So, I am a huge fan - now if someone produced an embedded client that you could hang off your aDSL or cable router (i.e. ethernet in, telephone socket out) then they'd be on to a winner. Chatting with friends in Thialand for an hour and a half for no money in the middle of the day is very liberating and having a 'phone number that none-skype people can call means I really can be rid of my regular telephone line and all the associated line-rental costs (oh, and did I mention Skype calls are free or nearl-free!).
Adam Harris of VOIP Interactive gave me a load of advice - he's a good guy.
Thursday, April 07, 2005
A lot of the standards we adhere to in television today have their origins in the methods established in the dark days of early colour in the sixties. Back then there were no digital pictures, all images were sourced through analogue tubed cameras, telecine and slide scanners. Our world was either RGB (the red, green and blue colour component signals that came out of a camera) or composite (typically the output of VTRs and studios and what was sent to the viewer at home). The relationships were well defined and the graceful behaviour of analogue electronics meant that keeping pictures within the range that the VTR (and hence the transmission chain) could handle wasn't hard.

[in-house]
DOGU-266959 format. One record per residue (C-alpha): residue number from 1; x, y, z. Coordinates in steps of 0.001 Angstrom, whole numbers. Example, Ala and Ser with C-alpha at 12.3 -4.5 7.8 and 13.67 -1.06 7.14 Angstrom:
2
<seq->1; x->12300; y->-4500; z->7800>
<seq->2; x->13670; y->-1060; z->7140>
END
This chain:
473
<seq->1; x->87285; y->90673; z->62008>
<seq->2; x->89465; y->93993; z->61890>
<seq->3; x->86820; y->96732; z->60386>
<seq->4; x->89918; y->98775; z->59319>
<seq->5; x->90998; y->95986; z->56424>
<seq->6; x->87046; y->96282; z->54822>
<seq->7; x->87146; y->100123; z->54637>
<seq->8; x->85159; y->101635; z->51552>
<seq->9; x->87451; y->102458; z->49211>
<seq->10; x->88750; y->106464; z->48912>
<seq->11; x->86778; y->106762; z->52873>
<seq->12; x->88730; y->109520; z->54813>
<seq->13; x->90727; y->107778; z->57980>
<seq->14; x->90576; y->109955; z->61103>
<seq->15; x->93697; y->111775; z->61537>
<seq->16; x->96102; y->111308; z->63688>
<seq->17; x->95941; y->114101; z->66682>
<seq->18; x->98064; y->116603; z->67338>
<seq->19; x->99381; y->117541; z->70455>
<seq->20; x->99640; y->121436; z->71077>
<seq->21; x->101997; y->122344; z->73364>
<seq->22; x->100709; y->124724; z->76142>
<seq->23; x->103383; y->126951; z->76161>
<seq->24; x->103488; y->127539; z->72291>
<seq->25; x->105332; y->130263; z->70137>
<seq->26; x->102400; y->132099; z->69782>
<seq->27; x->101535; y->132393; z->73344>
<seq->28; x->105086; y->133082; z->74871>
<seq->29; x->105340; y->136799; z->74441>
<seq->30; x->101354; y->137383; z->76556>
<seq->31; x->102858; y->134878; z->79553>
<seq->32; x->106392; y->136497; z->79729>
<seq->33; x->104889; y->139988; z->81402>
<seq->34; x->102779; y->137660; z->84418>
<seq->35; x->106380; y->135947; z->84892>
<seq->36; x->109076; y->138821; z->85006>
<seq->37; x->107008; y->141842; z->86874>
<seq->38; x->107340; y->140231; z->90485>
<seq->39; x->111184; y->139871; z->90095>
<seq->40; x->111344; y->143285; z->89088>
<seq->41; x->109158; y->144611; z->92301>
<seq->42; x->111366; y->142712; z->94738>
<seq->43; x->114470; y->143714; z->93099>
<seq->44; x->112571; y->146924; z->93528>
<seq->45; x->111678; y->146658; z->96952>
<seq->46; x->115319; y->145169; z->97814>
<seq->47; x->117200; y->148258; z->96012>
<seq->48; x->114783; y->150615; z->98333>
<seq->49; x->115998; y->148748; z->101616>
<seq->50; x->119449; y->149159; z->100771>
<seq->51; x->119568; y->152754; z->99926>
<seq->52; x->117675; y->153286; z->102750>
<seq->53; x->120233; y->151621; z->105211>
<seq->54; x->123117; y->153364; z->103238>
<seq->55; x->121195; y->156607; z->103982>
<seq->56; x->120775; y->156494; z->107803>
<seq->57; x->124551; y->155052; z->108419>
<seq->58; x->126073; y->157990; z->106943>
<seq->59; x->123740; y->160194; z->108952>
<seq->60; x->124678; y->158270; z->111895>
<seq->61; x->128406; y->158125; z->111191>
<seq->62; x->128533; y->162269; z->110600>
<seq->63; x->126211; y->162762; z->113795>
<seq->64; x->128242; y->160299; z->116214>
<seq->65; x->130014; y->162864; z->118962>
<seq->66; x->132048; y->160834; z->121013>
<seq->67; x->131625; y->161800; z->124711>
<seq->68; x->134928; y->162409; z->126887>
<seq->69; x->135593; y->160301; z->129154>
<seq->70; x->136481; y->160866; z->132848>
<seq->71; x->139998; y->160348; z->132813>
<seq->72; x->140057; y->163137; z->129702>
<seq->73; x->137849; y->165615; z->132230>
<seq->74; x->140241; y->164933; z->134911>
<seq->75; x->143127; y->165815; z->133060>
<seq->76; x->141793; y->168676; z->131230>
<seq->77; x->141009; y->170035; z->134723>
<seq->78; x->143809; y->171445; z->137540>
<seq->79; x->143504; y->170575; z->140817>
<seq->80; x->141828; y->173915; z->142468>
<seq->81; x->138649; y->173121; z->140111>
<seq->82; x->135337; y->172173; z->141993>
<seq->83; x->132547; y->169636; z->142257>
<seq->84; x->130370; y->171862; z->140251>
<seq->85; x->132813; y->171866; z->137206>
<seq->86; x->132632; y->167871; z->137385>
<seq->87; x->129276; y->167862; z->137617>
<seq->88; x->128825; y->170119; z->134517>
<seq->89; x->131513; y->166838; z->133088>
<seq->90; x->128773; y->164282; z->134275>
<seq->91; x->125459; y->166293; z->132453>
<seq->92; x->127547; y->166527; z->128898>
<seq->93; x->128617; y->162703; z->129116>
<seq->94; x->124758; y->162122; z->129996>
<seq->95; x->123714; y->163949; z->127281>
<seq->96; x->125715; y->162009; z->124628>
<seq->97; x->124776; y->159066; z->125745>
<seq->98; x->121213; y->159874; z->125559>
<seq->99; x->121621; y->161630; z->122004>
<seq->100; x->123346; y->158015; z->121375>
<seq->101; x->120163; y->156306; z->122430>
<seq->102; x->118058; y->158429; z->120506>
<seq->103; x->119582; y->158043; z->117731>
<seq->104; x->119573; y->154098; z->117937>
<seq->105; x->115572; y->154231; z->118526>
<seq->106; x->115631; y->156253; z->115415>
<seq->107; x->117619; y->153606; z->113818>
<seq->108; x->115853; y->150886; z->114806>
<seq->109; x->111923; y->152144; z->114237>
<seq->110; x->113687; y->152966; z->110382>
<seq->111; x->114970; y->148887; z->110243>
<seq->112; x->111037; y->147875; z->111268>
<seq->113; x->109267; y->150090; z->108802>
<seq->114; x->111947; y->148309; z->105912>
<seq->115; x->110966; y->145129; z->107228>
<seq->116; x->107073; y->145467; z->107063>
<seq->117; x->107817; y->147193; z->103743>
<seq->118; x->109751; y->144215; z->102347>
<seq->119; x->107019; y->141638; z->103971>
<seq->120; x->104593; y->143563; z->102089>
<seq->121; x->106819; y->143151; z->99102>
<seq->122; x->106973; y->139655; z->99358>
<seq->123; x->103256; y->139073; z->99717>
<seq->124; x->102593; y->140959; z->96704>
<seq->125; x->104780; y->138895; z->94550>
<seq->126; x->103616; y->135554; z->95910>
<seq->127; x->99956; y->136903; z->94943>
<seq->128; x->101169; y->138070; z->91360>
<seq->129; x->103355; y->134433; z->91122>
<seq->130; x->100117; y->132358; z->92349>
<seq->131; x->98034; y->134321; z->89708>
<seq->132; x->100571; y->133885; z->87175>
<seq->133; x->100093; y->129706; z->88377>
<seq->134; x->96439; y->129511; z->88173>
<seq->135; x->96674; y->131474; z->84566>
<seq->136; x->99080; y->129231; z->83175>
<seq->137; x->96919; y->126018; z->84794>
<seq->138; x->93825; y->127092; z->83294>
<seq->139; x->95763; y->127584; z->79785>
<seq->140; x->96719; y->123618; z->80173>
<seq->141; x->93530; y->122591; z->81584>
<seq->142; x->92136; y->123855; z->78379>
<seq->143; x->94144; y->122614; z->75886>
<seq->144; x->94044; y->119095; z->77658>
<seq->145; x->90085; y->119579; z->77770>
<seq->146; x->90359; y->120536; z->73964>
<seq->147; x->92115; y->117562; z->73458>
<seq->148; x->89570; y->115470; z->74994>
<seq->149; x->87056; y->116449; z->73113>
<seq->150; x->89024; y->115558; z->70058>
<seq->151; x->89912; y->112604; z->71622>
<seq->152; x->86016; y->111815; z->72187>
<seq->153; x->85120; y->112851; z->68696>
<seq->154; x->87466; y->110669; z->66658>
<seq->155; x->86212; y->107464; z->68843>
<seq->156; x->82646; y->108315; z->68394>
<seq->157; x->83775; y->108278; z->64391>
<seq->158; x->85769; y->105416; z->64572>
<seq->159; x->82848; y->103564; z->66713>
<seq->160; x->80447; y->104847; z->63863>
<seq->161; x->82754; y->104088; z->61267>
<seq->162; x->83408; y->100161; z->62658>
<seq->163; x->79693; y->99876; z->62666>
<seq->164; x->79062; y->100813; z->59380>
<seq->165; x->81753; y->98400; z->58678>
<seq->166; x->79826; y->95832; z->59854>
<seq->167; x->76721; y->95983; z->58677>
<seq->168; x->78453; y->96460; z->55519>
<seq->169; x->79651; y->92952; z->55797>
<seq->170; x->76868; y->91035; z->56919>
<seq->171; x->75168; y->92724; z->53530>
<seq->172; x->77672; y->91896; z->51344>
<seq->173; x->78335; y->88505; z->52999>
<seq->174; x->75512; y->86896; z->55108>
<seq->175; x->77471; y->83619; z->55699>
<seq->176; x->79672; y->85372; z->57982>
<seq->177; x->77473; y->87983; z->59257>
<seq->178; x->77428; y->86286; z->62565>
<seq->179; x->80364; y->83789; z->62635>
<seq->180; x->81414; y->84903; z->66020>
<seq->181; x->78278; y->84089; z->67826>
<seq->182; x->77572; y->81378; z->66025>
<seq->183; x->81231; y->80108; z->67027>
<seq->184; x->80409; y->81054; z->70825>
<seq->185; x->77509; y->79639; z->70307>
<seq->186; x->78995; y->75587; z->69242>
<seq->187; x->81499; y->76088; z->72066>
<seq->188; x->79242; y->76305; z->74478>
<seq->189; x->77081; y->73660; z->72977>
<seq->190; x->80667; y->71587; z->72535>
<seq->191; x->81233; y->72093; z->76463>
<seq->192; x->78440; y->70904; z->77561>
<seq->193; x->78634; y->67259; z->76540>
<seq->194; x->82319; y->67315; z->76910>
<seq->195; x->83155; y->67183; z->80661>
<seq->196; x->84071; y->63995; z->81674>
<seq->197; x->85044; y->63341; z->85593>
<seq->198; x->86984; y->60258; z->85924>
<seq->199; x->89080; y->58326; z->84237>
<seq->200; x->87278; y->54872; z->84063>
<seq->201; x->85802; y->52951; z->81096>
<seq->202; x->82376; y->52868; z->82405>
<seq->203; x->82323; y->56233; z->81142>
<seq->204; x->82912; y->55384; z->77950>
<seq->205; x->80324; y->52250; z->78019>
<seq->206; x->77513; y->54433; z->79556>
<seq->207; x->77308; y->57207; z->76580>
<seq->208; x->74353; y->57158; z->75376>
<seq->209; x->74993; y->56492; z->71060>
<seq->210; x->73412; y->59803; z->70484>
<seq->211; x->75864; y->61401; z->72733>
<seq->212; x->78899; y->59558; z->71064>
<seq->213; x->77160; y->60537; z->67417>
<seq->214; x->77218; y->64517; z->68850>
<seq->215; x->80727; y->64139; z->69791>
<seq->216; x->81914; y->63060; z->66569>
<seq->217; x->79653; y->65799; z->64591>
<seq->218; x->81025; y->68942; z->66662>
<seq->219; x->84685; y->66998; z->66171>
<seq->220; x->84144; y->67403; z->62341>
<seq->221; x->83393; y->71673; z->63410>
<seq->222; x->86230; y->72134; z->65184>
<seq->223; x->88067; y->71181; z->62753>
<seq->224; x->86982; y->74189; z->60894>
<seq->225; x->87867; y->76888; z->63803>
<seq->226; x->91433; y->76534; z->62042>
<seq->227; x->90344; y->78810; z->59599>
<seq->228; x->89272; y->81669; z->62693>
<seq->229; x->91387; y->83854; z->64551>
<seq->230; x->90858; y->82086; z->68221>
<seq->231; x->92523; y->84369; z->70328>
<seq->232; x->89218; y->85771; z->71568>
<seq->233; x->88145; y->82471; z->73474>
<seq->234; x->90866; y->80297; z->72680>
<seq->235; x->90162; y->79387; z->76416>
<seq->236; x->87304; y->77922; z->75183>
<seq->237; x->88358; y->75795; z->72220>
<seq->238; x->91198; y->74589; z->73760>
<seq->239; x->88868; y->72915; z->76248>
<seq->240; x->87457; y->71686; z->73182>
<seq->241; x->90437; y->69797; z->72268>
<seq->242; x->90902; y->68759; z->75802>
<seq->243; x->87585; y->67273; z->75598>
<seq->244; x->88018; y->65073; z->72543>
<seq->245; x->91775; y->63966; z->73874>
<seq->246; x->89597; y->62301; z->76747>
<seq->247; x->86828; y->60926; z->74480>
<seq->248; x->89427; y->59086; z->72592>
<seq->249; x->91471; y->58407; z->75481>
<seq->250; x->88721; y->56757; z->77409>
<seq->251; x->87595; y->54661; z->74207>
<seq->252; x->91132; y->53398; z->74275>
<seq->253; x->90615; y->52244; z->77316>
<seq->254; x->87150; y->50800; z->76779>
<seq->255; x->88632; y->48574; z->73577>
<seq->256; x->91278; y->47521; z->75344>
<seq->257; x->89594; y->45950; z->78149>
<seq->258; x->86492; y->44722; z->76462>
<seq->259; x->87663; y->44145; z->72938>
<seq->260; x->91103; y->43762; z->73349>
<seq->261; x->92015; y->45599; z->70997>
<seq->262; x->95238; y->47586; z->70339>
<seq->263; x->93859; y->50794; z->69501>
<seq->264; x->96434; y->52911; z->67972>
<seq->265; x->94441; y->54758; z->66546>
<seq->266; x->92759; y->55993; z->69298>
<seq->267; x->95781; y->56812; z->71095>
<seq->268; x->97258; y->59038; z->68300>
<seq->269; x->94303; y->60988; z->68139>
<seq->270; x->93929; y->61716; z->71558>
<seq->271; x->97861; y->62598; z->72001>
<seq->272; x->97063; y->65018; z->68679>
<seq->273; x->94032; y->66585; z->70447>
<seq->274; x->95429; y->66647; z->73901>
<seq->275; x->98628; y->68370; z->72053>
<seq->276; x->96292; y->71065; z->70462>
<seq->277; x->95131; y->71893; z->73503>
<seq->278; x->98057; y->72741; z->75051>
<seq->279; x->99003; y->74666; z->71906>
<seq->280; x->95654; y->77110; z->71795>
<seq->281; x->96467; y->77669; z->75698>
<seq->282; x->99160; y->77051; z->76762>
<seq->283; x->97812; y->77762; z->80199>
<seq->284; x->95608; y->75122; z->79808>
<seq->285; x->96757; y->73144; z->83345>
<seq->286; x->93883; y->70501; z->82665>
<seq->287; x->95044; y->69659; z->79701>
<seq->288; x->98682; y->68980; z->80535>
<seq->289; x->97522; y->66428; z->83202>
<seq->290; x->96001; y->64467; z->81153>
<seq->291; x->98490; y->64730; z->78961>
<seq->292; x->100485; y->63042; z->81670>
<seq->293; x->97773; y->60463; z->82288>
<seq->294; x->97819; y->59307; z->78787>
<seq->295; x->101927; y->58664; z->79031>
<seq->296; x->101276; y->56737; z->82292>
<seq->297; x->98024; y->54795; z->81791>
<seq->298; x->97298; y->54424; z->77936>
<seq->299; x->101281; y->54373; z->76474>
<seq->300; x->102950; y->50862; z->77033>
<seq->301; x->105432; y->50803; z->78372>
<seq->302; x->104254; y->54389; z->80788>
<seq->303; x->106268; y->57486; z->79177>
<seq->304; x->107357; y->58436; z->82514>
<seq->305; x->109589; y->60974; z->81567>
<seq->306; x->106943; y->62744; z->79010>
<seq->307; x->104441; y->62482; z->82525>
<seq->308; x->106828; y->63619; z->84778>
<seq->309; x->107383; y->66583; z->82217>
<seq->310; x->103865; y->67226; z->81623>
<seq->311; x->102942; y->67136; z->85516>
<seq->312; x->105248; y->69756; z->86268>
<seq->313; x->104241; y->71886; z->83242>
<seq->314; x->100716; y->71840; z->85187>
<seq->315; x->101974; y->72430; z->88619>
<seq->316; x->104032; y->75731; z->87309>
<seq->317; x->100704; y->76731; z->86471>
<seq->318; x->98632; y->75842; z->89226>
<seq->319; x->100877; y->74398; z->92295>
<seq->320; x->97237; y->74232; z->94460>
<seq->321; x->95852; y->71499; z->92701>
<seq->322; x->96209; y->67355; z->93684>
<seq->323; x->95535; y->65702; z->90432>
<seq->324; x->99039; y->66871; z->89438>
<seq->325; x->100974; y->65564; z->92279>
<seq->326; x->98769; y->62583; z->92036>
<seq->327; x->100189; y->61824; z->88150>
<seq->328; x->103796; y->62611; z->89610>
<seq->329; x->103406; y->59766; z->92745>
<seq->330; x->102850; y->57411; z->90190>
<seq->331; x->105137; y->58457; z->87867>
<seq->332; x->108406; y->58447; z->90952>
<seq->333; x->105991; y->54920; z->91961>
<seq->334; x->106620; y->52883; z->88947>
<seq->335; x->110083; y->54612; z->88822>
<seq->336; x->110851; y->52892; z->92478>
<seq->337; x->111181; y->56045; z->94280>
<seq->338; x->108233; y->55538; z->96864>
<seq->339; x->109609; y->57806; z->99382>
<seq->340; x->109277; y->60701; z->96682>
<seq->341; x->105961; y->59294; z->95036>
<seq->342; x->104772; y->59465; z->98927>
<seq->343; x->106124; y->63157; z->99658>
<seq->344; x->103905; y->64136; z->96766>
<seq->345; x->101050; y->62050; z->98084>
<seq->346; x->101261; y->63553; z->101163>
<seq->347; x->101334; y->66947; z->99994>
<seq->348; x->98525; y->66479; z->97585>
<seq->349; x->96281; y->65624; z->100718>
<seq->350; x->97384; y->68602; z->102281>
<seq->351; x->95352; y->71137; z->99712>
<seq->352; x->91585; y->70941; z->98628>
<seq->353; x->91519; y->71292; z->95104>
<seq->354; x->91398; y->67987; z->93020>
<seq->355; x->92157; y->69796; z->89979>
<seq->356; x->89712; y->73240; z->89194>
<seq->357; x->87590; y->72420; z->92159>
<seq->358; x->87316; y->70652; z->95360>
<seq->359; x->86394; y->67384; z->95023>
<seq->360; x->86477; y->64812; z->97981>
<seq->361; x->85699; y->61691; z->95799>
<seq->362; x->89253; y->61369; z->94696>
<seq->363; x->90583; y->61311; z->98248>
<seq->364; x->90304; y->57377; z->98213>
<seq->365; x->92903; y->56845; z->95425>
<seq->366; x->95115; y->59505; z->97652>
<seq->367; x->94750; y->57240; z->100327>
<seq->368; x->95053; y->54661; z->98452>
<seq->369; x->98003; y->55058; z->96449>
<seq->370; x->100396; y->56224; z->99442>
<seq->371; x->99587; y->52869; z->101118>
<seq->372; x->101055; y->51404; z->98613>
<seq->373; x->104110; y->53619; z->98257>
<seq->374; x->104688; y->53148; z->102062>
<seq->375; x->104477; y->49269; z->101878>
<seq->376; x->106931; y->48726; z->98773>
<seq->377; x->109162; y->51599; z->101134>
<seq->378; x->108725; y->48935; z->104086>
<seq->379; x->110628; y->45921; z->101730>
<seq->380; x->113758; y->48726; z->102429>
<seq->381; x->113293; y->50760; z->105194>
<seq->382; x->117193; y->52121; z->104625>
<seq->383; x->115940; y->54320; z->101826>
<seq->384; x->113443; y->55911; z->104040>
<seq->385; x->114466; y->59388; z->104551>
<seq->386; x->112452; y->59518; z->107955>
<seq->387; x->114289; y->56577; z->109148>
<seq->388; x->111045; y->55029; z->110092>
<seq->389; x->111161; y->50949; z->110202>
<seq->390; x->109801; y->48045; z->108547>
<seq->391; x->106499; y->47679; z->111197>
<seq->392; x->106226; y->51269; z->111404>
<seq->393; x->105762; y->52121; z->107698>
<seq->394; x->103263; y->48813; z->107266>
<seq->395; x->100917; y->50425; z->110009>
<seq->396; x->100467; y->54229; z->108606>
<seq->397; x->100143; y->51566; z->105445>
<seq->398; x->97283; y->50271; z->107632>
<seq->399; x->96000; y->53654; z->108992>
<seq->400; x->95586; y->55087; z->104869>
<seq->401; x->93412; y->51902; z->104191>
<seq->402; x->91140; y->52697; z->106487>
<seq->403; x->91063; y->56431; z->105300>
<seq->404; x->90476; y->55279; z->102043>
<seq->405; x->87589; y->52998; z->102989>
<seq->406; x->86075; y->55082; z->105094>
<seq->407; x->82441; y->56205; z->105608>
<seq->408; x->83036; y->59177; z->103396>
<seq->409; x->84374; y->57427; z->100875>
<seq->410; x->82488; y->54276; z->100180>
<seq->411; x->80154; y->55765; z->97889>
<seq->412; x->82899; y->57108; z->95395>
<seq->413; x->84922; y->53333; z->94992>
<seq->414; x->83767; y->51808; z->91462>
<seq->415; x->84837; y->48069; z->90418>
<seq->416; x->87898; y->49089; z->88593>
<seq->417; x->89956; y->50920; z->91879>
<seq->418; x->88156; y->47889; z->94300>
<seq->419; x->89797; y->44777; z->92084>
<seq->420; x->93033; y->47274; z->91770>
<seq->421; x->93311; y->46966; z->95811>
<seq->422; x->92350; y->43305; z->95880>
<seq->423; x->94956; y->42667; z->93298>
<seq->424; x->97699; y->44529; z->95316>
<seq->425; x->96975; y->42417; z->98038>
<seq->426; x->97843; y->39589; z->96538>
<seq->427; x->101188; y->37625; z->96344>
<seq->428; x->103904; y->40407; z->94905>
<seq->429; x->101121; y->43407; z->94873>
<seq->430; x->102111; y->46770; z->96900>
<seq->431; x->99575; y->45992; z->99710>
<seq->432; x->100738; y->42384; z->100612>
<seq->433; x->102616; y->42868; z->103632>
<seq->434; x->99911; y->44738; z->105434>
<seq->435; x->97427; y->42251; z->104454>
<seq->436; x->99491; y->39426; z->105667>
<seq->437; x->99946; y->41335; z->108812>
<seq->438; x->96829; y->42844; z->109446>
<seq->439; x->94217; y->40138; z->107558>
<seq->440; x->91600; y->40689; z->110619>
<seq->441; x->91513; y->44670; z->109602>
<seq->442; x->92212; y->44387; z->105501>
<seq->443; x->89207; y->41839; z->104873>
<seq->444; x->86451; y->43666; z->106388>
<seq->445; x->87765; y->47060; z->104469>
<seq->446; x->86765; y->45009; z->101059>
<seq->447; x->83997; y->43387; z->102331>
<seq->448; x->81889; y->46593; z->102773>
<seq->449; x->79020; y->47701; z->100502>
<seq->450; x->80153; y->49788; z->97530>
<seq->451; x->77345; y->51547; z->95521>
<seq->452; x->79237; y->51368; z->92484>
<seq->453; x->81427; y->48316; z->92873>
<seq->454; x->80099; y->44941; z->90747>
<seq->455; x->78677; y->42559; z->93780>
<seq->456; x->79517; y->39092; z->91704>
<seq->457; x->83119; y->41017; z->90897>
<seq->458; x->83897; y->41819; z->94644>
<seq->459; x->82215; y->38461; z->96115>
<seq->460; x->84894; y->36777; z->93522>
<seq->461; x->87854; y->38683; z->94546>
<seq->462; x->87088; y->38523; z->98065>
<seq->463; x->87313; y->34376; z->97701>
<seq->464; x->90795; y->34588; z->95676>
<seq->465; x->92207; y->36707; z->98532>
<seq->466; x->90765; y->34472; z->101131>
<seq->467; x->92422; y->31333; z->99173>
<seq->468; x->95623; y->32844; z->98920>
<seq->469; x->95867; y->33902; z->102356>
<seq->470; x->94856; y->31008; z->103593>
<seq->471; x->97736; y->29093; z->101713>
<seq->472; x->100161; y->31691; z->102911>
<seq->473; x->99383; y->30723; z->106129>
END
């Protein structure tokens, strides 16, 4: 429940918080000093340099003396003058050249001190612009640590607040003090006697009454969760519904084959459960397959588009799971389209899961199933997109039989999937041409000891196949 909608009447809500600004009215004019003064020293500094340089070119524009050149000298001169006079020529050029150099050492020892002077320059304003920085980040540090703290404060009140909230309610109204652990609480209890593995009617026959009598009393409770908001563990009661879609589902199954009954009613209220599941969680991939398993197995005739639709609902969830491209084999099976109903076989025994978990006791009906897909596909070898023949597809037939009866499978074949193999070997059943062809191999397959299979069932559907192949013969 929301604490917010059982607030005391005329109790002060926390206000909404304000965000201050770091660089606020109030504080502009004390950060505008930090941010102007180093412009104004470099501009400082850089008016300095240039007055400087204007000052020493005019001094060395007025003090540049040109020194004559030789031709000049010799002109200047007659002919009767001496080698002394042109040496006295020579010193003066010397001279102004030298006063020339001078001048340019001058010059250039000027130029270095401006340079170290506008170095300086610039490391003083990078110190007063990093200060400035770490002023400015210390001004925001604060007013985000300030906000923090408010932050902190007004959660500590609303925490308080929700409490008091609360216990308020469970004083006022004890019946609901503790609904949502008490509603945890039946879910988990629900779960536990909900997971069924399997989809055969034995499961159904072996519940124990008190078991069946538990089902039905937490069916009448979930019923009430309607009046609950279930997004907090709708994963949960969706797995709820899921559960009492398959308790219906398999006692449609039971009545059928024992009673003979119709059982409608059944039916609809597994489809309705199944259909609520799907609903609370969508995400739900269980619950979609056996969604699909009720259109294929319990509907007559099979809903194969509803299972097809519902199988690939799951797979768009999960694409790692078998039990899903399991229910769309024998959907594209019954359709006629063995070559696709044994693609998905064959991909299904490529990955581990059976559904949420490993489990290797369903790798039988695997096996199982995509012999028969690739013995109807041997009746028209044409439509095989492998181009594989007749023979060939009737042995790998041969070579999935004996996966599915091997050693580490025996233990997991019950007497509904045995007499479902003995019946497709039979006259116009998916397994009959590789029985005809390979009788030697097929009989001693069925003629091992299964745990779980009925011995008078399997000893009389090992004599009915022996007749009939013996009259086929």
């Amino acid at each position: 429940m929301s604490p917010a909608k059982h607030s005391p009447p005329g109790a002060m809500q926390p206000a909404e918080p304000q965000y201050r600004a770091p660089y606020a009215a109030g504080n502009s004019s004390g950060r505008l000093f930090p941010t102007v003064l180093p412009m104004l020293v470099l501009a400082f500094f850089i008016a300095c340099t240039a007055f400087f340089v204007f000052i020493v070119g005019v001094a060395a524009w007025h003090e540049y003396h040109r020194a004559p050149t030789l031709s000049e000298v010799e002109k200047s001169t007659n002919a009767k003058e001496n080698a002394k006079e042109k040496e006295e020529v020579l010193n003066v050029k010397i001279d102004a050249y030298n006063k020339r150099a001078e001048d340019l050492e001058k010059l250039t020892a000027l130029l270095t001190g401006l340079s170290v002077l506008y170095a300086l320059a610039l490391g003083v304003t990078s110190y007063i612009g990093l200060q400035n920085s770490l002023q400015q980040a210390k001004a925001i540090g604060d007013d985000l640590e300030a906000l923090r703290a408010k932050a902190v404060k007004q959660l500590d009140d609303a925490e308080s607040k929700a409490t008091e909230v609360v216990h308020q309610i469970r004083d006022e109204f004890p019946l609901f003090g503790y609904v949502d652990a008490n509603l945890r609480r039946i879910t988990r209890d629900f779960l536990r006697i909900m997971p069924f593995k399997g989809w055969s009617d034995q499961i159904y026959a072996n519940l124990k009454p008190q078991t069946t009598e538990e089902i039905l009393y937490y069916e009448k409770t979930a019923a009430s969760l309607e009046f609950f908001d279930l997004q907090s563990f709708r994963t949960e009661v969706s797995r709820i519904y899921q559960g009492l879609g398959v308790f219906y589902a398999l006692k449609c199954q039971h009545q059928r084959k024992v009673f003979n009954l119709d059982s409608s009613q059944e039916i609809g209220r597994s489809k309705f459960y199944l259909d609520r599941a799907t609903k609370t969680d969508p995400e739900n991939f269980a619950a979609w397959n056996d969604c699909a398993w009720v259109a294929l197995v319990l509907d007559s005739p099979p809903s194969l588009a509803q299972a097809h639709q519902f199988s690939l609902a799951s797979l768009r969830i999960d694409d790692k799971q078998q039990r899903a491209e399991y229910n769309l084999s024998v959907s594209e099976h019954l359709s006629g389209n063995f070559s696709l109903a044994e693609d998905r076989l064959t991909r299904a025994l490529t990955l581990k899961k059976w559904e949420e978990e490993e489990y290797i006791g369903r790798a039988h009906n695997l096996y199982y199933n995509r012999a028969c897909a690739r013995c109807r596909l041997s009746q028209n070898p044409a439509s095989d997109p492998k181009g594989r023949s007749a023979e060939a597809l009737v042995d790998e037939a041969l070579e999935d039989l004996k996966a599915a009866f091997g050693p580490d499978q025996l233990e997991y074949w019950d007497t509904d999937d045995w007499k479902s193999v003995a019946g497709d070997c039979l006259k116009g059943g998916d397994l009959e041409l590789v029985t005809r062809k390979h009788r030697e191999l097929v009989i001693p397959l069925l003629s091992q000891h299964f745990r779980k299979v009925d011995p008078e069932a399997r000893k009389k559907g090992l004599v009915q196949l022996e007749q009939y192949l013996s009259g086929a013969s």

In the mid seventies the digital framestore started to make an appearance making possible digital video effects (DVE), electronic caption generators and painting systems (Paintbox, Matisse etc.). By the late eighties Silicon Graphics et al ensured that a lot of what we saw on screen was digitally originated rather than coming from 'real world' pictures. Now - properly designed digital systems are more than able to capture the full range of analogue colours (the gamut of the system) but a lot of strange un-analogue things can go on in the digital domain if care isn't taken. A digital signal can go from zero to full level in the space of a single pixel which could never happen in the analogue domain - the size of the scanning spot on an analogue telecine or the spot aperture in a studio camera ensure a more graceful response. You can also get very bizarre combinations of colours in the digital domain that would not equate to colours that came out of a camera. If you consider that the majority of the permutations of the ten-bit digital Y, Cr, Cb colour component signals that most contemporary TV systems store give rise to illegal colours then the pervasive nature of the problem becomes apparent. Add into the mix prosumer DV cameras where the pictures haven't had the caring eyes of a racks engineer looking at them as the were acquired and you'd be forgiven for thinking that getting your master tape past the broadcaster's QC department was well nigh impossible. Well there are two kinds of gadgets that allow us to avoid the pitfalls of bad gamut - waveform monitors and legalisers. With a waveform monitor you can keep an eye on the various parameters that make up a video signal. The best of breed come from Tektronics who have devised various display modes that make gamut errors very clear. The Diamond and Arrowhead modes are only found on Tek units and show clearly when pictures are getting near to gamut limits. The newer rasterised models allow several displays to be shown on screen simultaneously. They will also keep an automated eye on dozens of aspects of your video (and audio) and record them to a log file for later reference. Go for lunch and glance through the tape log when you get back!